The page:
Put hands and hearts together to beat COVID-19Monday, September 27, 2021
“On a recent visit to Canada, where 77 per cent of the population is vaccinated, things were back to normal,” shared chairman of the Economic Programme Oversight Committee (EPOC) Keith Duncan. He was speaking at the EPOC press briefing last Friday, where he pleaded with Jamaicans to “put hands and hearts together” to beat COVID-19 and reopen our economy, noting that, while vaccination levels are increasing, we are not as nimble as our Caribbean neighbours.
“We need to reduce the divisiveness and pettiness,” he urged. “We need a united and selfless response from all.” Corporate Jamaica has been struggling with the issue of vaccine mandates and must be silently thanking Cari-Med Chairman Glen Christian for leading the way with his company's decision to require fortnightly COVID-19 testing from those staff members who decide not to take the vaccine.
I believe the upbeat, engaging approach of Member of Parliament (MP) Alando Terrelonge should be adopted in the islandwide campaign. We have 63 Members of Parliament and over 200 parish councillors. Surely that is an army of promoters who should be all singing from the same hymn sheet.
A health-care worker, in a WhatsApp message, provided a synopsis of what has been happening in hospitals islandwide: “I did the tally. So, on night shift from eight to four, in the respiratory area, I saw the unvaccinated patients… 35, and then we have seven vaccinated patients. You know what happened to the seven vaccinated patients? They went home! You know what happened to the rest of the patients? They are still here, battling to breathe. So please, people, get vaccinated. It's not a joke. I'm begging you, please.”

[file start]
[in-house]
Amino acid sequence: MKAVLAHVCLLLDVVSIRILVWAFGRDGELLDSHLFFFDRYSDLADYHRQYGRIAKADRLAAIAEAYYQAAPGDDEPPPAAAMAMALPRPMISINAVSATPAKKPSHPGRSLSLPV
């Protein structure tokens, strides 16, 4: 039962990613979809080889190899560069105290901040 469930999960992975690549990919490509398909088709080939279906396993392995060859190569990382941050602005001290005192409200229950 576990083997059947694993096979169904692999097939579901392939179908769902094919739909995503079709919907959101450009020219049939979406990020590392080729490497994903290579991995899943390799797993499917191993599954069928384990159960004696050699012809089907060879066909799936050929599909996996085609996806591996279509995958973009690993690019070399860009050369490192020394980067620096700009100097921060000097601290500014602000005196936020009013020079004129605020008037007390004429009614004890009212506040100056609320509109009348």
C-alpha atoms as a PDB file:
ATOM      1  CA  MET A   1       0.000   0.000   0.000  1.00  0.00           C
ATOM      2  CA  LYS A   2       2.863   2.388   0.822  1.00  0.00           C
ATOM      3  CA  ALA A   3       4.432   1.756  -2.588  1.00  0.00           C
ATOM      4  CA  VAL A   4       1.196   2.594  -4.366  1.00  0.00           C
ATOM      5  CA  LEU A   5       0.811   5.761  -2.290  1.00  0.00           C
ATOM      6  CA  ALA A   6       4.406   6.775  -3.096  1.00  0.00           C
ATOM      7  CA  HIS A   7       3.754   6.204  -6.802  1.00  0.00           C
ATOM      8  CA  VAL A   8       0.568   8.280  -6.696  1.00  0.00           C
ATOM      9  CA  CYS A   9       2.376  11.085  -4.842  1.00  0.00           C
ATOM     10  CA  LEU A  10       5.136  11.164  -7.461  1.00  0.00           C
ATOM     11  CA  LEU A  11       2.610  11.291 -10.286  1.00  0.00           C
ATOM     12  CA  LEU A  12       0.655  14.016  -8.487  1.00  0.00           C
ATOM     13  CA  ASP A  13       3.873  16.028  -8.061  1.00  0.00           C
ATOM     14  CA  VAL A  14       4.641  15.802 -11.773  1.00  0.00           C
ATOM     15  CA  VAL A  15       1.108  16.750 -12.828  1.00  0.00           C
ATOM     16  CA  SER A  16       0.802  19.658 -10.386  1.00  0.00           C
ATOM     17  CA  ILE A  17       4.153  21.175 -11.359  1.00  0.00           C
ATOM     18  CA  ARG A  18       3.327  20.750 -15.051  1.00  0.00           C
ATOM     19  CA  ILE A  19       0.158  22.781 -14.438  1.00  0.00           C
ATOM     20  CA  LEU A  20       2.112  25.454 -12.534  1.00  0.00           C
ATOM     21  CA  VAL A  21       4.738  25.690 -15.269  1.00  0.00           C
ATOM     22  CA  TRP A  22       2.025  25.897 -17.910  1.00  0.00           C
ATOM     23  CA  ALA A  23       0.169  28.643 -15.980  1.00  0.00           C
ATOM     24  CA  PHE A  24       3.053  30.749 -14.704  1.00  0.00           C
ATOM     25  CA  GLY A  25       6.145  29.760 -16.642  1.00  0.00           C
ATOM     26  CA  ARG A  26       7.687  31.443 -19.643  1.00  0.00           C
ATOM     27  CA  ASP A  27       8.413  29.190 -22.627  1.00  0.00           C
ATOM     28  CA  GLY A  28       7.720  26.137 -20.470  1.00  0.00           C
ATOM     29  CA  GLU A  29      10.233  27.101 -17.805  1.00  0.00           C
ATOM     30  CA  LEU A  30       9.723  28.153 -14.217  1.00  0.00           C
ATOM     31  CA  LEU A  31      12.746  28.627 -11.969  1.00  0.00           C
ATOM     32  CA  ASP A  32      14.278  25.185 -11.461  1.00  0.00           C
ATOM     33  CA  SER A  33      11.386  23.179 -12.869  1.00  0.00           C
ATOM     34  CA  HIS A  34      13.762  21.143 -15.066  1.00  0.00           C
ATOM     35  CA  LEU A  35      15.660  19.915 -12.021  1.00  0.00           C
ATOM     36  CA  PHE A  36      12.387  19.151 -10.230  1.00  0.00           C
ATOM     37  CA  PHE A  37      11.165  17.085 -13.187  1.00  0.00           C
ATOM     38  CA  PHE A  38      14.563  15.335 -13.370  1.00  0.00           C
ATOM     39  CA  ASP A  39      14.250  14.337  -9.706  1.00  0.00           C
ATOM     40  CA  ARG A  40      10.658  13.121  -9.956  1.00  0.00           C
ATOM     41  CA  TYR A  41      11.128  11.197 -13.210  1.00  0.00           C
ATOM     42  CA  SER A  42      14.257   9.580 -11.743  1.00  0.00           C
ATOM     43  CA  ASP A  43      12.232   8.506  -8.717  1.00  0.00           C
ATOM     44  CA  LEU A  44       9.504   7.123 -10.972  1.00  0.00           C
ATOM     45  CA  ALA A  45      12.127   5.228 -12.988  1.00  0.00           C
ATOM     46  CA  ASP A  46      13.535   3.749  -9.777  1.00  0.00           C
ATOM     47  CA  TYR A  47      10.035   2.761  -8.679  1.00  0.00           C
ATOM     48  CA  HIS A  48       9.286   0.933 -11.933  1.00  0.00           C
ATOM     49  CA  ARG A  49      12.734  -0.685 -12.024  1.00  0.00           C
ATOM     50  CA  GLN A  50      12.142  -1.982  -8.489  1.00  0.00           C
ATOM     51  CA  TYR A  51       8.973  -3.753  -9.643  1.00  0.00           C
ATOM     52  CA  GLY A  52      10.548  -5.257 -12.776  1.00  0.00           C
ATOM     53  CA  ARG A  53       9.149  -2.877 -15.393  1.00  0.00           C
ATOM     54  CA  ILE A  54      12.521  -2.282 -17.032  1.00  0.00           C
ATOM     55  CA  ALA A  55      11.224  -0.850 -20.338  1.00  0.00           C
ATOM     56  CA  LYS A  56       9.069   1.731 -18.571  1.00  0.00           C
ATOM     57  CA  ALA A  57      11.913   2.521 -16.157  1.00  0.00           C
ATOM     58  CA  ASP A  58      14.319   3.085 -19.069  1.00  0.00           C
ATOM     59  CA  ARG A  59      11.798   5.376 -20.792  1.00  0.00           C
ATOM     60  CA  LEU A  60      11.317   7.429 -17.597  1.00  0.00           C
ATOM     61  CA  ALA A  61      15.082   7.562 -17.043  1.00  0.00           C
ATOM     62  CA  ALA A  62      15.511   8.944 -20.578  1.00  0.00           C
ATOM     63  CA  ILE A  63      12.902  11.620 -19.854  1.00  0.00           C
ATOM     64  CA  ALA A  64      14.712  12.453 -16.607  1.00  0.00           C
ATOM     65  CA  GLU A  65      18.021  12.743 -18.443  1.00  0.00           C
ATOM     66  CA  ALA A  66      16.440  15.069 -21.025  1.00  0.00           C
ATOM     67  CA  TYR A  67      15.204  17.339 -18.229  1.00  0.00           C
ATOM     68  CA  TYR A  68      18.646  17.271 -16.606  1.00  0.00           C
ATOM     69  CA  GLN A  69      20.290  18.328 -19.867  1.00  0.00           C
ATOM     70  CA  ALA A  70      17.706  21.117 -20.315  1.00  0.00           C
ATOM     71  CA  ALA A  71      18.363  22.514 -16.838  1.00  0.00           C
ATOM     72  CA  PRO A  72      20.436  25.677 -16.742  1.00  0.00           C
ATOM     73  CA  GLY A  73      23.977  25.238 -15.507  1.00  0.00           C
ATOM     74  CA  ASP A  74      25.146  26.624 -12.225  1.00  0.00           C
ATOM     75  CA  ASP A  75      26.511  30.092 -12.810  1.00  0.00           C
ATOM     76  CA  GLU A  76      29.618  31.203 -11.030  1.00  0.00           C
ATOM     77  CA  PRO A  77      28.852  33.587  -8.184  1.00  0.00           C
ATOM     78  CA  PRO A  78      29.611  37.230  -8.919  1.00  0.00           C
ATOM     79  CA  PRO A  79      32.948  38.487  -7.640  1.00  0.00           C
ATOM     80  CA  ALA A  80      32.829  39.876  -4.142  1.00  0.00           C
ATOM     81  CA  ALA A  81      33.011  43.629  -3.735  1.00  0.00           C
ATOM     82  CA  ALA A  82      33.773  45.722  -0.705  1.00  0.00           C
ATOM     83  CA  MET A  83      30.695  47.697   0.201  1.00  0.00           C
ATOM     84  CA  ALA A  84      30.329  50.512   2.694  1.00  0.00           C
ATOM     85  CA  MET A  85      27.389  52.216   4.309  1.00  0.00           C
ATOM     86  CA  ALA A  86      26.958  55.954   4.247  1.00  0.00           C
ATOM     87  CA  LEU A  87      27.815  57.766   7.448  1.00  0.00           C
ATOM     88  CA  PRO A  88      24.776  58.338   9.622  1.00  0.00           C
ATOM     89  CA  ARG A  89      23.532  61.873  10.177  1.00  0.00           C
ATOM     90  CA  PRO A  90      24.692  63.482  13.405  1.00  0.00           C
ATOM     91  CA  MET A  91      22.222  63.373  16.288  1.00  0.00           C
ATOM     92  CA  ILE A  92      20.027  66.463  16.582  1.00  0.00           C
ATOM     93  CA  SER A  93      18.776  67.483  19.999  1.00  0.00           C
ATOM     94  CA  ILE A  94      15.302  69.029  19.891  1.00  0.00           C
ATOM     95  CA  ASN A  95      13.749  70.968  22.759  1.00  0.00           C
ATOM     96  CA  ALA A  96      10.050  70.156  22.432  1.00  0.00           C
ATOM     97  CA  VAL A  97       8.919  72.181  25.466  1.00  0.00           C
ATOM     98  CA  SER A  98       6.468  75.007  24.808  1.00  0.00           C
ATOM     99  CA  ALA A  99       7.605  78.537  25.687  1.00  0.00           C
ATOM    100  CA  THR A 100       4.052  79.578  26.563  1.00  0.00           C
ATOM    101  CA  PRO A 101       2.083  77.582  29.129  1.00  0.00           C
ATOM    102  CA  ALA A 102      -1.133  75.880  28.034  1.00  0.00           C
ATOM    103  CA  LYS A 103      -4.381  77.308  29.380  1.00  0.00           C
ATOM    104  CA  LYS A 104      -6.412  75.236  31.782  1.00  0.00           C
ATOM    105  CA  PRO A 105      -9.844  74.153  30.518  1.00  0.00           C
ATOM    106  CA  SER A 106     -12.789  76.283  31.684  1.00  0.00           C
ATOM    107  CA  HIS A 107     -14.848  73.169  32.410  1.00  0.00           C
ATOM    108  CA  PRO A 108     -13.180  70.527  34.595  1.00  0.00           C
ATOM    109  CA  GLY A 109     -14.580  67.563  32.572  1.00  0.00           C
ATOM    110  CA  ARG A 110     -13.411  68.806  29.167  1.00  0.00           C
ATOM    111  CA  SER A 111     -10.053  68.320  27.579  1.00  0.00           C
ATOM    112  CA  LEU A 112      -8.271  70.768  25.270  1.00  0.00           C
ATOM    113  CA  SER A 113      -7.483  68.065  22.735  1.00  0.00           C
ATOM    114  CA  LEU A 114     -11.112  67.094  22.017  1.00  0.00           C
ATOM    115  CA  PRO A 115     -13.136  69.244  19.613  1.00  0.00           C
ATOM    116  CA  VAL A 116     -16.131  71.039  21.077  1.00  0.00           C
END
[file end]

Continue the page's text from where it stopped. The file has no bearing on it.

There is a possibility that, if the vaccines we now have are not taken by the end of September — which is this Thursday — they may have to be dumped. This is, indeed, a national emergency — church, State, private sector, and civil society had better get people out to the many vaccine centres all over the island.
We cannot afford to waste one precious drop.
Economy in recovery
It will not happen overnight.
Jamaica has not yet returned to its 2019 economic status, however, there are encouraging signs, as reported by the EPOC Chairman Keith Duncan. He noted the Planning Institute of Jamaica's (PIOJ) estimate that “real gross domestic product (GDP) for the Jamaican economy grew by 12.9 per cent in the April to June 2021 quarter, compared with the corresponding quarter of 2020”. He attributed this to a 330.7 per cent increase in the hotel and restaurant industry, resulting from a significant increase in visitor arrivals now that our borders have reopened.
“PIOJ also projects real GDP growth to fall within the range of 4.0 per cent — 6.0 per cent for July to September 2021. Early indicators reflect continued increase in preliminary airport arrivals, up by 304.8 per cent to 169,782 people for the month of July,” Duncan stated.